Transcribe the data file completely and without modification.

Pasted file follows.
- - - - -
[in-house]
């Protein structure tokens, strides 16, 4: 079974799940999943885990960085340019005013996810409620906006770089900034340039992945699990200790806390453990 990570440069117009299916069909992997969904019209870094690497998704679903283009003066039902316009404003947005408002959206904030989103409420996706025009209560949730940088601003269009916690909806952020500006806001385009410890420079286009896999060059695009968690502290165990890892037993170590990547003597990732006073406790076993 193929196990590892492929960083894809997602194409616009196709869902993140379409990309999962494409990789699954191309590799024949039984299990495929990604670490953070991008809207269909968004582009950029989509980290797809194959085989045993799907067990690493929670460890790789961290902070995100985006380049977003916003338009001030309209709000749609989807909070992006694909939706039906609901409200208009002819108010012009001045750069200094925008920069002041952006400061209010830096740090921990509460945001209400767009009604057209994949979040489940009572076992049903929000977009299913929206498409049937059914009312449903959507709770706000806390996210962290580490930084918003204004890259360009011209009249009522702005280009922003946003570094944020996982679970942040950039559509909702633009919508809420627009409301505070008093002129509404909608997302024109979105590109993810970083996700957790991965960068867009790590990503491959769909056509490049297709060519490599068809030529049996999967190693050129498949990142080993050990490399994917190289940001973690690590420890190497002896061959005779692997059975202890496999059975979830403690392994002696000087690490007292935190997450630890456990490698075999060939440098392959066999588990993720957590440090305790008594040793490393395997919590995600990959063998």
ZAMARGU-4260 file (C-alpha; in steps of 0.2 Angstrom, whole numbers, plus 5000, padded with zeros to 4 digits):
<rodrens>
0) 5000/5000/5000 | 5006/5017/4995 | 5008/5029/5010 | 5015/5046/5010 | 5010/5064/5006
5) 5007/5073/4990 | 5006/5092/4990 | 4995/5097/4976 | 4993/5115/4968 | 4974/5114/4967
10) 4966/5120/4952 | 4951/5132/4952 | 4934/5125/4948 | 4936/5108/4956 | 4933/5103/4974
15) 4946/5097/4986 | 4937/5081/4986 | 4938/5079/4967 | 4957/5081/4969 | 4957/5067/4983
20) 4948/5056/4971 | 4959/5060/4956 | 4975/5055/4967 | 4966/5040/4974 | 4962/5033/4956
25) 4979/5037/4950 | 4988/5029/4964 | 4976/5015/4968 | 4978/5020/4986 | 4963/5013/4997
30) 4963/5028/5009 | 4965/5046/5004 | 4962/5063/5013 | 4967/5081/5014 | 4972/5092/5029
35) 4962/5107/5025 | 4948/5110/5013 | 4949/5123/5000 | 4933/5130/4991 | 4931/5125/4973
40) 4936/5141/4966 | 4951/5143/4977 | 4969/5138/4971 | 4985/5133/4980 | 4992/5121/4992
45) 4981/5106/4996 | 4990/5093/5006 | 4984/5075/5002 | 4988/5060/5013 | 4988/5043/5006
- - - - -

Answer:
[in-house]
């Protein structure tokens, strides 16, 4: 079974799940999943885990960085340019005013996810409620906006770089900034340039992945699990200790806390453990 990570440069117009299916069909992997969904019209870094690497998704679903283009003066039902316009404003947005408002959206904030989103409420996706025009209560949730940088601003269009916690909806952020500006806001385009410890420079286009896999060059695009968690502290165990890892037993170590990547003597990732006073406790076993 193929196990590892492929960083894809997602194409616009196709869902993140379409990309999962494409990789699954191309590799024949039984299990495929990604670490953070991008809207269909968004582009950029989509980290797809194959085989045993799907067990690493929670460890790789961290902070995100985006380049977003916003338009001030309209709000749609989807909070992006694909939706039906609901409200208009002819108010012009001045750069200094925008920069002041952006400061209010830096740090921990509460945001209400767009009604057209994949979040489940009572076992049903929000977009299913929206498409049937059914009312449903959507709770706000806390996210962290580490930084918003204004890259360009011209009249009522702005280009922003946003570094944020996982679970942040950039559509909702633009919508809420627009409301505070008093002129509404909608997302024109979105590109993810970083996700957790991965960068867009790590990503491959769909056509490049297709060519490599068809030529049996999967190693050129498949990142080993050990490399994917190289940001973690690590420890190497002896061959005779692997059975202890496999059975979830403690392994002696000087690490007292935190997450630890456990490698075999060939440098392959066999588990993720957590440090305790008594040793490393395997919590995600990959063998």
ZAMARGU-4260 file (C-alpha; in steps of 0.2 Angstrom, whole numbers, plus 5000, padded with zeros to 4 digits):
<rodrens>
0) 5000/5000/5000 | 5006/5017/4995 | 5008/5029/5010 | 5015/5046/5010 | 5010/5064/5006
5) 5007/5073/4990 | 5006/5092/4990 | 4995/5097/4976 | 4993/5115/4968 | 4974/5114/4967
10) 4966/5120/4952 | 4951/5132/4952 | 4934/5125/4948 | 4936/5108/4956 | 4933/5103/4974
15) 4946/5097/4986 | 4937/5081/4986 | 4938/5079/4967 | 4957/5081/4969 | 4957/5067/4983
20) 4948/5056/4971 | 4959/5060/4956 | 4975/5055/4967 | 4966/5040/4974 | 4962/5033/4956
25) 4979/5037/4950 | 4988/5029/4964 | 4976/5015/4968 | 4978/5020/4986 | 4963/5013/4997
30) 4963/5028/5009 | 4965/5046/5004 | 4962/5063/5013 | 4967/5081/5014 | 4972/5092/5029
35) 4962/5107/5025 | 4948/5110/5013 | 4949/5123/5000 | 4933/5130/4991 | 4931/5125/4973
40) 4936/5141/4966 | 4951/5143/4977 | 4969/5138/4971 | 4985/5133/4980 | 4992/5121/4992
45) 4981/5106/4996 | 4990/5093/5006 | 4984/5075/5002 | 4988/5060/5013 | 4988/5043/5006